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    Re: Early methods of air navigation
    From: Gary LaPook
    Date: 2014 Nov 21, 23:41 -0800
    Chichester used his Bygrave for the basic calculations. What he developed was a  version of the "Motion of the Body" correction table used by more modern flight navigators. See my explanation of the MOB correction method:

    I scanned in Chichester's book about the Tasman sea crossing, I have emailed it to several members of the list. If you want a copy send me your email address.


    From: Francis Upchurch <NoReply_Upchurch@fer3.com>
    To: garylapook@pacbell.net
    Sent: Friday, November 21, 2014 10:21 PM
    Subject: [NavList] Re: Early methods of air navigation

    Fascinating stuff. I think Brown used a standard sextant with spirit level attachment to give AH/bubble?
    Don’t think he had the Booth bubble in 1919, did he? But he did have the “Baker navigation machine” which looks interesting, rolling continuous chart with pre-computed Altitudes?
    Curious that for his  1931 Tasman sea flight, Chichester had tried the Booth bubble sextant, found his navigation 700 miles out and reverted to a standard sextant and natural horizon altitudes. He claims to have invented his own “pre-computed   sun Alts” system. Would he have been aware of the already invented Baker machine?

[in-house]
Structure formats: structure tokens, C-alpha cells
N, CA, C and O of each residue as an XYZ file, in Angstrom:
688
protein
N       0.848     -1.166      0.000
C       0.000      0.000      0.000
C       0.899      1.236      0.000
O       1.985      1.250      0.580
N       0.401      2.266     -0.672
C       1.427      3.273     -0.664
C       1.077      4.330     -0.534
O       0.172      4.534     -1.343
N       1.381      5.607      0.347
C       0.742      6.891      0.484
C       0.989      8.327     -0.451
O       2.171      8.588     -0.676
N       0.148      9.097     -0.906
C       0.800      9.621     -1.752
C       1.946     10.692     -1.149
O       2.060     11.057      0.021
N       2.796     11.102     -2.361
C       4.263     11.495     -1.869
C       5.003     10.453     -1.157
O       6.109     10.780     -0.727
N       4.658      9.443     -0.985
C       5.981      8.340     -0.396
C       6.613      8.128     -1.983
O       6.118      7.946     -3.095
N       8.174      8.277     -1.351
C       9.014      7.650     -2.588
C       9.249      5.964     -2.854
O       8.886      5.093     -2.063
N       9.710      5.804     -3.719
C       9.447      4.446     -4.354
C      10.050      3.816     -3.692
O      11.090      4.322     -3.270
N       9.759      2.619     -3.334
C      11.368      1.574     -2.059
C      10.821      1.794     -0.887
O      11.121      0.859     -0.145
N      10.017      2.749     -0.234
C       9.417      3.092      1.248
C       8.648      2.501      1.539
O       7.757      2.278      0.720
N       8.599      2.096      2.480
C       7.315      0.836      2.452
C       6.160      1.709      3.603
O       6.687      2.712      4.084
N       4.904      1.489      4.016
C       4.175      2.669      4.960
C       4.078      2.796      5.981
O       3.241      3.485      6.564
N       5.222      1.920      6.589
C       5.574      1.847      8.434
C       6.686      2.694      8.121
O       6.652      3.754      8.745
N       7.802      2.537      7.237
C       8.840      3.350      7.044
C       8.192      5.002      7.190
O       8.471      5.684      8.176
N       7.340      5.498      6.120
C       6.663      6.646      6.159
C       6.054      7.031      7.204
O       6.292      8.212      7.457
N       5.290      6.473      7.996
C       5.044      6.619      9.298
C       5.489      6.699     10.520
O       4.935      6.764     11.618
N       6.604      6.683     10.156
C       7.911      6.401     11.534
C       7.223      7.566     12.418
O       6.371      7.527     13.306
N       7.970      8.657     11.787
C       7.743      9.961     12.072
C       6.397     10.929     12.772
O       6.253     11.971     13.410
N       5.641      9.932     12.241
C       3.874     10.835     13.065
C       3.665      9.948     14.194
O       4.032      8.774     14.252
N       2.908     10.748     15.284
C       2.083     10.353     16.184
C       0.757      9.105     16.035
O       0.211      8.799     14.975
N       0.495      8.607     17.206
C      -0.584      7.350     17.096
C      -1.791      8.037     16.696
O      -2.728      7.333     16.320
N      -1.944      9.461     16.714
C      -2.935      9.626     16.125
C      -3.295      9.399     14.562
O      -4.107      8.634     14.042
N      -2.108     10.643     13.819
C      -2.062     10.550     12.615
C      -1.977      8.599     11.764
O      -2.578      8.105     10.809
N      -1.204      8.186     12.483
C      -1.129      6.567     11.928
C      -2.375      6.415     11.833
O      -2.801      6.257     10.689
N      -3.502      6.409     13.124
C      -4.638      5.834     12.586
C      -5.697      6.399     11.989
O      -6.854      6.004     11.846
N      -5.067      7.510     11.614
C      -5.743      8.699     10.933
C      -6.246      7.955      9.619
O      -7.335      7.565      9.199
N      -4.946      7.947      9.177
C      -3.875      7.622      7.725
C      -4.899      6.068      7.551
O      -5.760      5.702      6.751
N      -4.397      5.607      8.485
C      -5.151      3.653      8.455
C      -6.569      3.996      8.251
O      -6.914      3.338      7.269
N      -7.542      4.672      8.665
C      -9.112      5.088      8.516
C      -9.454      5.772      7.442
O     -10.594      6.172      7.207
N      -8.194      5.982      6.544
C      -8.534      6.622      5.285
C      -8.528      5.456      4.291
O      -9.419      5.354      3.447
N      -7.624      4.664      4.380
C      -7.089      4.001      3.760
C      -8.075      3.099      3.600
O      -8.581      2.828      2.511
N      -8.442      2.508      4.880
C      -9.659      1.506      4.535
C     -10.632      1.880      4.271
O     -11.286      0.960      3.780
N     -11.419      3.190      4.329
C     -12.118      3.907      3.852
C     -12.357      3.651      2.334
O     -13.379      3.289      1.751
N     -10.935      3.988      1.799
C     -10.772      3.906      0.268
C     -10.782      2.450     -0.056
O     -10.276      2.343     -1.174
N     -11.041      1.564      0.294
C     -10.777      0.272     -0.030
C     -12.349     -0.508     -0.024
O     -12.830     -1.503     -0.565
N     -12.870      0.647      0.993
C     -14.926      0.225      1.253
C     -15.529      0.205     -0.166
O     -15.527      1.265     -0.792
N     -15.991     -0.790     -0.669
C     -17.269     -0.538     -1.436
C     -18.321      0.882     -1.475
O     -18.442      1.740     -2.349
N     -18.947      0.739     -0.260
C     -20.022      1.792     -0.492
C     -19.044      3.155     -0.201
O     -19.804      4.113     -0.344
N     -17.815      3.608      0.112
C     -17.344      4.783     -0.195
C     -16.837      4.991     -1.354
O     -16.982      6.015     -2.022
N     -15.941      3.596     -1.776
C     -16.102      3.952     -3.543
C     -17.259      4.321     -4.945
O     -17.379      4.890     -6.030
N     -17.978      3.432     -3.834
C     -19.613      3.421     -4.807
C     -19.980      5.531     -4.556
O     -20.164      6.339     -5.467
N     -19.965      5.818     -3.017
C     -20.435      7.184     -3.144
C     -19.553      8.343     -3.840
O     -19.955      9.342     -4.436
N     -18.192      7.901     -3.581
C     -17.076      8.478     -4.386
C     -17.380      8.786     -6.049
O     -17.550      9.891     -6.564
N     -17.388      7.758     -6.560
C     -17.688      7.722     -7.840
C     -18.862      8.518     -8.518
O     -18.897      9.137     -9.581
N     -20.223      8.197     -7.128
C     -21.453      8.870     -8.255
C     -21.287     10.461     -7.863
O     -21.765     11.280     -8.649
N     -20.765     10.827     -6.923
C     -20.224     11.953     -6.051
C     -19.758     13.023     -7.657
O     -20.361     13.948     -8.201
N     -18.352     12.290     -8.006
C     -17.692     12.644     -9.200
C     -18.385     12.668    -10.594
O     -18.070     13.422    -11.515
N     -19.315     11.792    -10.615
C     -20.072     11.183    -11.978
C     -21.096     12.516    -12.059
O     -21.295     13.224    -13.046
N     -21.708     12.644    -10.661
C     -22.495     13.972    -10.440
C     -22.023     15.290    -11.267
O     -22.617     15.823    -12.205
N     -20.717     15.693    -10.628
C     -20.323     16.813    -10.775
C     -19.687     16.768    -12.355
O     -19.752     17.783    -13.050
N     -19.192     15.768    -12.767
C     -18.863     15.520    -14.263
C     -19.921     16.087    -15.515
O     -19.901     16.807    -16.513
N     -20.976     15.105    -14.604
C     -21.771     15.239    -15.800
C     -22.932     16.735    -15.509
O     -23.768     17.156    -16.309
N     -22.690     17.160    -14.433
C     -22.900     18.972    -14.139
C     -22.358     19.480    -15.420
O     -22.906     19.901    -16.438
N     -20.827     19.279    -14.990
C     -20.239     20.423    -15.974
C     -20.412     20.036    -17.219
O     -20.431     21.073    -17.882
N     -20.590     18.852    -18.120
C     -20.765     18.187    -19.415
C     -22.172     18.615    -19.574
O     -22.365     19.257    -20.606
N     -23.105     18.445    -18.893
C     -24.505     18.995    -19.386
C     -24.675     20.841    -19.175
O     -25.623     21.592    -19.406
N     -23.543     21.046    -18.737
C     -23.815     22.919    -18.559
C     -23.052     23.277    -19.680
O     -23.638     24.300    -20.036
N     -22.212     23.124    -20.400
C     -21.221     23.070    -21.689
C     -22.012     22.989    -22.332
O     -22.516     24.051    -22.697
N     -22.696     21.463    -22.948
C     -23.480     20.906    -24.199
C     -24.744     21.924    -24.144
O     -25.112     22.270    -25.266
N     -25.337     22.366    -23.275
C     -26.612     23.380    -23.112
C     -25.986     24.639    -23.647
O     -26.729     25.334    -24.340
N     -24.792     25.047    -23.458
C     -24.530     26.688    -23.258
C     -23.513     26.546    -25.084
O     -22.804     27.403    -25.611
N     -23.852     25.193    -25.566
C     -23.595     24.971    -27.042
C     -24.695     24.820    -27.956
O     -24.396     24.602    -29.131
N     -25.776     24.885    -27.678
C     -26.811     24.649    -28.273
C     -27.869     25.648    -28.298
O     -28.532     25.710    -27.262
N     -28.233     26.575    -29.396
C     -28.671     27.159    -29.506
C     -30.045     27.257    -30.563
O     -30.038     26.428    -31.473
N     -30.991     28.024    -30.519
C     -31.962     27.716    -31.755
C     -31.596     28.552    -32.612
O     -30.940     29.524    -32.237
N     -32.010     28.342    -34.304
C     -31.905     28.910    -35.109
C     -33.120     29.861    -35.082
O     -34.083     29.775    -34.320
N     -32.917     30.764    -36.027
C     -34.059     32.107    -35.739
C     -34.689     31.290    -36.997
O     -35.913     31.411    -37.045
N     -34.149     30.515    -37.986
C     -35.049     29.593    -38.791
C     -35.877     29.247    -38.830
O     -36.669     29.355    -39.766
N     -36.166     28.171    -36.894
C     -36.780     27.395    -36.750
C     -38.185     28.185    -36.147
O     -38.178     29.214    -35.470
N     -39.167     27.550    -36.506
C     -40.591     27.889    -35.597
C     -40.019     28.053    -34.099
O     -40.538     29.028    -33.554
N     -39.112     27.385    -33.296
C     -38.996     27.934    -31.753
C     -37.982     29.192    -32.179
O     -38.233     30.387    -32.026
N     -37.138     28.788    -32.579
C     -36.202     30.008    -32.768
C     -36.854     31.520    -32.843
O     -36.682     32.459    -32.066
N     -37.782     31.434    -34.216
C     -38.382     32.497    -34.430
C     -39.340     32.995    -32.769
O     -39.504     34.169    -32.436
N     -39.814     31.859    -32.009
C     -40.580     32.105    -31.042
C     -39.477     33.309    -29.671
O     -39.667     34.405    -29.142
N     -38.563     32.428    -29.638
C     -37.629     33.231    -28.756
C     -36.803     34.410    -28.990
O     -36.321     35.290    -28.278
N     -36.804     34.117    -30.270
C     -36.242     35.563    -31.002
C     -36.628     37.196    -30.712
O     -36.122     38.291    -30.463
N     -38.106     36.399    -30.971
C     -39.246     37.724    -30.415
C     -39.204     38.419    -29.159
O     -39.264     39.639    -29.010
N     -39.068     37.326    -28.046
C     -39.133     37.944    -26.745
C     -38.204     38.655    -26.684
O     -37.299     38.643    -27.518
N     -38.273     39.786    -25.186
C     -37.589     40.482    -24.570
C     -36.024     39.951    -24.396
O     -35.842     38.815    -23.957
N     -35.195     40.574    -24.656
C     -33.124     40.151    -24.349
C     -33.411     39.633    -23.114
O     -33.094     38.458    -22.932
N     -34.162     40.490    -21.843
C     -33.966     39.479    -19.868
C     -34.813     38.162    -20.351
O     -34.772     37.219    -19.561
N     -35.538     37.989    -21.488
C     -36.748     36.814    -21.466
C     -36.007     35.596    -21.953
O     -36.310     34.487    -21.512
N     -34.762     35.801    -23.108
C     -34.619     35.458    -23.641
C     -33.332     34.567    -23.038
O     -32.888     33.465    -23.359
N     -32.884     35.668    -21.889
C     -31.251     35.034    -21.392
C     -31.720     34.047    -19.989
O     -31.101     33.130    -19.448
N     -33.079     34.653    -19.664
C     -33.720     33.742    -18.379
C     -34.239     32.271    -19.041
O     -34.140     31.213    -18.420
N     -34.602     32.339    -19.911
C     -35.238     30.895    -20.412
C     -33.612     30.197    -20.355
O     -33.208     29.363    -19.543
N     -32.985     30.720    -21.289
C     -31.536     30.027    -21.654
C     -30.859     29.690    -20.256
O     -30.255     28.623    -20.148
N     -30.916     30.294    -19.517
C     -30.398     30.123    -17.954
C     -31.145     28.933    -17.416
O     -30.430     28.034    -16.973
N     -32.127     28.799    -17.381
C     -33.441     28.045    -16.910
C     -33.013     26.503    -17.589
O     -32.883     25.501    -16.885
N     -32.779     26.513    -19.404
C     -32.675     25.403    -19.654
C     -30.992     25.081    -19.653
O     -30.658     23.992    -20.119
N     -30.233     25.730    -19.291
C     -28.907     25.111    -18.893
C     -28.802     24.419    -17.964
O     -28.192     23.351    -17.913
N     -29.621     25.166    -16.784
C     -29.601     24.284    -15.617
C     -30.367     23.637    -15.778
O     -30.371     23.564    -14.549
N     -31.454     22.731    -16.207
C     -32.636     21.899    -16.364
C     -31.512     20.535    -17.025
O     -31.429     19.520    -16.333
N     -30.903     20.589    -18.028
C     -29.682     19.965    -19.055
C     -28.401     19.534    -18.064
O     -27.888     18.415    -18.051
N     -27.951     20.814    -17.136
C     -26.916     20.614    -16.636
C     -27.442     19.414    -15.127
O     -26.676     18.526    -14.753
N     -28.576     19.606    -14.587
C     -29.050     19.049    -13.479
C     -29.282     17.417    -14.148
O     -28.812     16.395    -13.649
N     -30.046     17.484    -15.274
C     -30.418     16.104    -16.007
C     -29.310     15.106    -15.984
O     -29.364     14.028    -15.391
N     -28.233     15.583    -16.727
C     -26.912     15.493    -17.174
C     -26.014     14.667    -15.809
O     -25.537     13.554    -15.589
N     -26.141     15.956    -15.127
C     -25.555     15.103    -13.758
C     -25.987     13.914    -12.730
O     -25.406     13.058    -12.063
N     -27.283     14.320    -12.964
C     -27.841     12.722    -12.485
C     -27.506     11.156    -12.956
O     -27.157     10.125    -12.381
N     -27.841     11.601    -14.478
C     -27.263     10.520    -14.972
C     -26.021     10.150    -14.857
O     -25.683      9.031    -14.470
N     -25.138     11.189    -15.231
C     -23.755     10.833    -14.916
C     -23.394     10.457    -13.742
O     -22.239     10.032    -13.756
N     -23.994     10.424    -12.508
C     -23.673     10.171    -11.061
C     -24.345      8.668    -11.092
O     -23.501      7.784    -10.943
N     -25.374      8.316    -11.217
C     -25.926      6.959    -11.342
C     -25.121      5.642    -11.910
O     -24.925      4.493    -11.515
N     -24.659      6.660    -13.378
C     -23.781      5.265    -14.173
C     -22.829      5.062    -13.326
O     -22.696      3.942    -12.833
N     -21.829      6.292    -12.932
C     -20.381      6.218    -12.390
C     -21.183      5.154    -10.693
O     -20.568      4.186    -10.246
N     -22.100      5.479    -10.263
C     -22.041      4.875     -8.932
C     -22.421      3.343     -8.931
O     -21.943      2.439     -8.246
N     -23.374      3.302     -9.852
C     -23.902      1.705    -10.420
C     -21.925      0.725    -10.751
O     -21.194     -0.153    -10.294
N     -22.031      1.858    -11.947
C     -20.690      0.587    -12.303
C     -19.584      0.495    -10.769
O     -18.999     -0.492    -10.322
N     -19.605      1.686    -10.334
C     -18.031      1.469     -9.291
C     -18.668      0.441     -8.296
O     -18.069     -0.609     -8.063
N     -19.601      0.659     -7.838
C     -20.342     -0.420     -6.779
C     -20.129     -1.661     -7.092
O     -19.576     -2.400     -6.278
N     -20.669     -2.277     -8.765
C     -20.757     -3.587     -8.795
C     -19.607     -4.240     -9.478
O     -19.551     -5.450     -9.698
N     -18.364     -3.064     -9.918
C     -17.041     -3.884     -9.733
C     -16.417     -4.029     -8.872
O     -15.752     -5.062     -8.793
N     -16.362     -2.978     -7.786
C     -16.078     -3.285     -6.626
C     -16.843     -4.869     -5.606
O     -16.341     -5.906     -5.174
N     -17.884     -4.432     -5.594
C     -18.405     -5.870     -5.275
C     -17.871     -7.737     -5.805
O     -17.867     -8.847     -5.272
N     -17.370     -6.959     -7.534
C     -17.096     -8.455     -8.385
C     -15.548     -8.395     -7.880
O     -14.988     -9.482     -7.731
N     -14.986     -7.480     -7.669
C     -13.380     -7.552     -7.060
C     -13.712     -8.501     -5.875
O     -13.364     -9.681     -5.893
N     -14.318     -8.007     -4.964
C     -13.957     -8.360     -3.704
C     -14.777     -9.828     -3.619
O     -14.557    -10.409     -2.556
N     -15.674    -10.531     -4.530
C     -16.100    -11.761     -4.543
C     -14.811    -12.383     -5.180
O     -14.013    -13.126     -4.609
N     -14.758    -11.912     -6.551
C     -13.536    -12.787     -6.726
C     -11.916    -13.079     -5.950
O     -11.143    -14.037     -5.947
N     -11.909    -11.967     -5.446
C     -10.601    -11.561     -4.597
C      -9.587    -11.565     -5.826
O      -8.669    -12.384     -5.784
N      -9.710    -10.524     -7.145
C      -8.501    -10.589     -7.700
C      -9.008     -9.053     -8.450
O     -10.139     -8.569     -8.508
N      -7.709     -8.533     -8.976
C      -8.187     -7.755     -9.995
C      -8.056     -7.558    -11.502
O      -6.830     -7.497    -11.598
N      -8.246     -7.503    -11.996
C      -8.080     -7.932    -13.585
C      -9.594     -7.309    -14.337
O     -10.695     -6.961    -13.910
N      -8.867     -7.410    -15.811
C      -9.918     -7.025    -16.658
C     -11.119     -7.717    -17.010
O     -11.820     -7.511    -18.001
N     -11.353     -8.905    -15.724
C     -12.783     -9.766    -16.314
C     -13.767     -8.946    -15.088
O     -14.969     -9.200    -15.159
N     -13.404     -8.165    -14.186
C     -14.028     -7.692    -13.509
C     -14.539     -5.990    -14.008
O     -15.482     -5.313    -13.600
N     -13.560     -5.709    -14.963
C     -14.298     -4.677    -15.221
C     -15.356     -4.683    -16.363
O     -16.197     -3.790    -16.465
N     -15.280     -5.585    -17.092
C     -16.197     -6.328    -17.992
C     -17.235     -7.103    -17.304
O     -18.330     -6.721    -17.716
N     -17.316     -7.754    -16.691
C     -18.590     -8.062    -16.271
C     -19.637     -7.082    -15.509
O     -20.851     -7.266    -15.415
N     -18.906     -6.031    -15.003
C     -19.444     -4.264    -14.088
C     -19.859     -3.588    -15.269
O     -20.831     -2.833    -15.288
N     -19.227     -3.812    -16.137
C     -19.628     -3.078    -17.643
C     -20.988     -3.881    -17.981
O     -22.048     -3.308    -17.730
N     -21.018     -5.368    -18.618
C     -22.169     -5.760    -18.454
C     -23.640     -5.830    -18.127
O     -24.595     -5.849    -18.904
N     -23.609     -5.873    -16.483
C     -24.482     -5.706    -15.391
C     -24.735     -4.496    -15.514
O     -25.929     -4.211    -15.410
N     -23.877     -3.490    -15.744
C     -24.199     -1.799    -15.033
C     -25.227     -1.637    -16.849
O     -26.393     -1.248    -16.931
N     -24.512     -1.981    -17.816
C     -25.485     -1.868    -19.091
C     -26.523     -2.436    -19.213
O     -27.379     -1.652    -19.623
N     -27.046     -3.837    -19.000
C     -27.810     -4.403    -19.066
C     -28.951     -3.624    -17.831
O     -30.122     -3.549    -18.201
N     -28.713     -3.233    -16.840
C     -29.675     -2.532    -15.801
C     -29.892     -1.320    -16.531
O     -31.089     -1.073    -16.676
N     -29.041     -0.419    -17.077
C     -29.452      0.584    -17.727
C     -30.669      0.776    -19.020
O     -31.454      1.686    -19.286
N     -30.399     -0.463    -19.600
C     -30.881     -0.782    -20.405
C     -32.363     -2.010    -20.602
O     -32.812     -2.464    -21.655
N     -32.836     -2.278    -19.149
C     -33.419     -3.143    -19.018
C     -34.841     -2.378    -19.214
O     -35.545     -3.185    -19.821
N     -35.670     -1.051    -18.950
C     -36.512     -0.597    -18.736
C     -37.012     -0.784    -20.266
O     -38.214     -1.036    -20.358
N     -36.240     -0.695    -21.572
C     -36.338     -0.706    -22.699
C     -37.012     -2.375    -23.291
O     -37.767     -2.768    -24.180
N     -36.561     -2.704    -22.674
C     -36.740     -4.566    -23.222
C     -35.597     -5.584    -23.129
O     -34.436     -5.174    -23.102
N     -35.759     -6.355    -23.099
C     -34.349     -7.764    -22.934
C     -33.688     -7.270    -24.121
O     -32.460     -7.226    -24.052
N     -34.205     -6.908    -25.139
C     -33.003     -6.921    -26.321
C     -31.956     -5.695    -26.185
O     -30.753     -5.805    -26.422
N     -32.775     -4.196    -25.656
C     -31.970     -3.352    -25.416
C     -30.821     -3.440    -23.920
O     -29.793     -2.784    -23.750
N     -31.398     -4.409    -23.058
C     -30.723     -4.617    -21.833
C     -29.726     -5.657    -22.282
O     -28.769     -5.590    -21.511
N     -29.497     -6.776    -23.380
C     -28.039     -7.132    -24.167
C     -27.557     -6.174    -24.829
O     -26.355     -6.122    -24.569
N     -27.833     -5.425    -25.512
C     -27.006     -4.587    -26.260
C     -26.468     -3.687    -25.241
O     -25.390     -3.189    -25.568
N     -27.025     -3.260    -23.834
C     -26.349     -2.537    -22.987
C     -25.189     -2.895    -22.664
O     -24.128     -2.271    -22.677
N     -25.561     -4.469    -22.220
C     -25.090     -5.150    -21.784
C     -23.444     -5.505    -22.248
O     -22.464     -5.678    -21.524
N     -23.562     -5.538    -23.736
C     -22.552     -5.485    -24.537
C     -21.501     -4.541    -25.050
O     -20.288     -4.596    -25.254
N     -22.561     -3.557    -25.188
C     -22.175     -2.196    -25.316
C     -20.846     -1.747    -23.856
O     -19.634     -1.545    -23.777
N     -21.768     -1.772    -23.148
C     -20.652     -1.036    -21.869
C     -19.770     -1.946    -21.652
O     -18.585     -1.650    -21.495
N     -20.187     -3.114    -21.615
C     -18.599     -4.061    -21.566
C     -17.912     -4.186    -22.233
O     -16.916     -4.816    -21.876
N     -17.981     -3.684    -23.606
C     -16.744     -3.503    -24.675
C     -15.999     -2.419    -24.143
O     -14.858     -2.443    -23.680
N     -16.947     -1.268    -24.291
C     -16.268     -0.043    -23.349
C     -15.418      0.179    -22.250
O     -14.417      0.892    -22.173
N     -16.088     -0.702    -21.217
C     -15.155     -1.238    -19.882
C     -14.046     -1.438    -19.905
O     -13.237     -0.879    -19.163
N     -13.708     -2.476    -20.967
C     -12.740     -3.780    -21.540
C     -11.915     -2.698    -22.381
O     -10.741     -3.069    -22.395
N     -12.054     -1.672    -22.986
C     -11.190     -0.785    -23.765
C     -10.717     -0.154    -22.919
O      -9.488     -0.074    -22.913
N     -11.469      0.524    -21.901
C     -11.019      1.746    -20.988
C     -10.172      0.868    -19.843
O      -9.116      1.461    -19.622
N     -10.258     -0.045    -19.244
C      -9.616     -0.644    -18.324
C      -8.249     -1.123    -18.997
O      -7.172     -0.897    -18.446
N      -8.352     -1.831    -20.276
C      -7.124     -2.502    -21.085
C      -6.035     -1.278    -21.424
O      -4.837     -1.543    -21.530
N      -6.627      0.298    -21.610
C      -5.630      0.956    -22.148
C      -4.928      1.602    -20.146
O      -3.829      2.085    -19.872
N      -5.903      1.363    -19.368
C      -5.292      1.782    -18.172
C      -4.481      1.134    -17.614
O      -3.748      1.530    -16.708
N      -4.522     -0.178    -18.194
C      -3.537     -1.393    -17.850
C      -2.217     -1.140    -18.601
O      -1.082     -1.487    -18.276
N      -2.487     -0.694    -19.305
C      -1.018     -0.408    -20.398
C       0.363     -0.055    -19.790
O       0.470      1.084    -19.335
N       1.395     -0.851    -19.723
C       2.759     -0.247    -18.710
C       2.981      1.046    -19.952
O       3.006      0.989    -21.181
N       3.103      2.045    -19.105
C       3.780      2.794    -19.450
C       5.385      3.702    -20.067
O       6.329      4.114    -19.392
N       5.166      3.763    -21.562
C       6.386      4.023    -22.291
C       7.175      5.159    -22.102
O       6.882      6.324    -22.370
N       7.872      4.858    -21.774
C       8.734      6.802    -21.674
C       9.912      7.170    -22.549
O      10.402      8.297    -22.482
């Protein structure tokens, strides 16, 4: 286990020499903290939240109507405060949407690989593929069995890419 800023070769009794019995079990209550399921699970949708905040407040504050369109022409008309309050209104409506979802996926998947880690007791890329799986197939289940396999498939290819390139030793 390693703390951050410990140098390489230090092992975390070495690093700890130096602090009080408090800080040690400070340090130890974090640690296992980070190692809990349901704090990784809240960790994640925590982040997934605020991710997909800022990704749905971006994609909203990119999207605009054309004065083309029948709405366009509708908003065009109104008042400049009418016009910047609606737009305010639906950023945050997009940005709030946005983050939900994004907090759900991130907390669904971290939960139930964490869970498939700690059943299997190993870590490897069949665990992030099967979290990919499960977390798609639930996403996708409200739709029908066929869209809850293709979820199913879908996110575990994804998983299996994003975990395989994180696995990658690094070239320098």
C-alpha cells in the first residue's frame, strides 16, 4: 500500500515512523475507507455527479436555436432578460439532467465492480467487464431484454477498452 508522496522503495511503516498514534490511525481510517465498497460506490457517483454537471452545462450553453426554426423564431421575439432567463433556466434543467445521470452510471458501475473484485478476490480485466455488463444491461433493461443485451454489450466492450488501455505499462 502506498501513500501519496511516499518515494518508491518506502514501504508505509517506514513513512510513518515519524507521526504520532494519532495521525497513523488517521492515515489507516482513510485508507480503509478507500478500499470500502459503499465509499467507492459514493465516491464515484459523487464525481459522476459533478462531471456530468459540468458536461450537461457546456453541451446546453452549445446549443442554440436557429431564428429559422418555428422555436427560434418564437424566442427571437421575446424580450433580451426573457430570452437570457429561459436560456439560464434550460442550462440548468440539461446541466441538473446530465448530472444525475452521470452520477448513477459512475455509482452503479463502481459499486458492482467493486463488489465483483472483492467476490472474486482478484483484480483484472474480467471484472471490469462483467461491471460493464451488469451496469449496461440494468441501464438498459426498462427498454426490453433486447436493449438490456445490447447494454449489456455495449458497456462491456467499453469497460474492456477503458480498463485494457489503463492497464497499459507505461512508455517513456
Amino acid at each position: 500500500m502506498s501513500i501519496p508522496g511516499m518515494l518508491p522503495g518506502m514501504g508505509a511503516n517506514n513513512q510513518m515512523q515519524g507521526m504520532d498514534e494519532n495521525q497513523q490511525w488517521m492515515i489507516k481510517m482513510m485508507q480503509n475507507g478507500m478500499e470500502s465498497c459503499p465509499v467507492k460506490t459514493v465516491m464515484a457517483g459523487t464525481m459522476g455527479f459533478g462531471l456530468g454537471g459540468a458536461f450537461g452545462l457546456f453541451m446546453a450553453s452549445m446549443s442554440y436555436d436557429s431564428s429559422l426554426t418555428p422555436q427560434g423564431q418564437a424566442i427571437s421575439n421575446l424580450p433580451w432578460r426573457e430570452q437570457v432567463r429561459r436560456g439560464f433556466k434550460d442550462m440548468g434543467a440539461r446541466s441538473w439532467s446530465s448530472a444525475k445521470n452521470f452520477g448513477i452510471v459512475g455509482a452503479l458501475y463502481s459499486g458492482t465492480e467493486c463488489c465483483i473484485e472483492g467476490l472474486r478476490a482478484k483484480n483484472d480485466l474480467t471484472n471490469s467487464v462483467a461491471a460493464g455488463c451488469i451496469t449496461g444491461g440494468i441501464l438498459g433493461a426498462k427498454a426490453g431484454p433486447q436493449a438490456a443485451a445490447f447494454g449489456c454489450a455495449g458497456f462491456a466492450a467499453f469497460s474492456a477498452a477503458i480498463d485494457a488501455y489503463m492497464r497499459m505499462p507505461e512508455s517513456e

Any views Gary?

    From: NavList@fer3.com [mailto:NavList@fer3.com] On Behalf Of Gary LaPook
    Sent: 21 November 2014 18:56
    To: francisupchurch---.com
    Subject: [NavList] Re: Early methods of air navigation
    This should answer your question, see attached.

    From: Fred Hebard <NoReply_Hebard@fer3.com>
    To: garylapook---.net
    Sent: Friday, November 21, 2014 9:21 AM
    Subject: [NavList] Early methods of air navigation
    The discussion of the Brown-Nassau CN Plotter brought to mind the following question. What methods did the early pioneers of trans-Atlantic flight use for navigation, such as Alcock and Brown?  Brown was the navigator on that flight.  They made landfall near their intended destination.  Running down a line of latitude would be a clear choice, but how measure the latitude?  They flew at low elevations, so
     perhaps using the actual horizon?  Dip scales as the
     square root of elevation.  The error for being 50 feet off in elevation is less than two minutes of arc at 200 feet.  In contrast, Admiral Coutinho installed levels on his Plath in 1919.  Had the British?  Then there is RDF, which was available in the U.S. by the Point Honda disaster.
    Those are some guesses.  What does the documentary evidence say?
    Attached File:

    (img/129345.alcock & brown precision astrolabe_0001.jpg: Open and save)

    Attached File:

    (img/129345.alcock & brown precision astrolabe_0002.jpg: Open and save)

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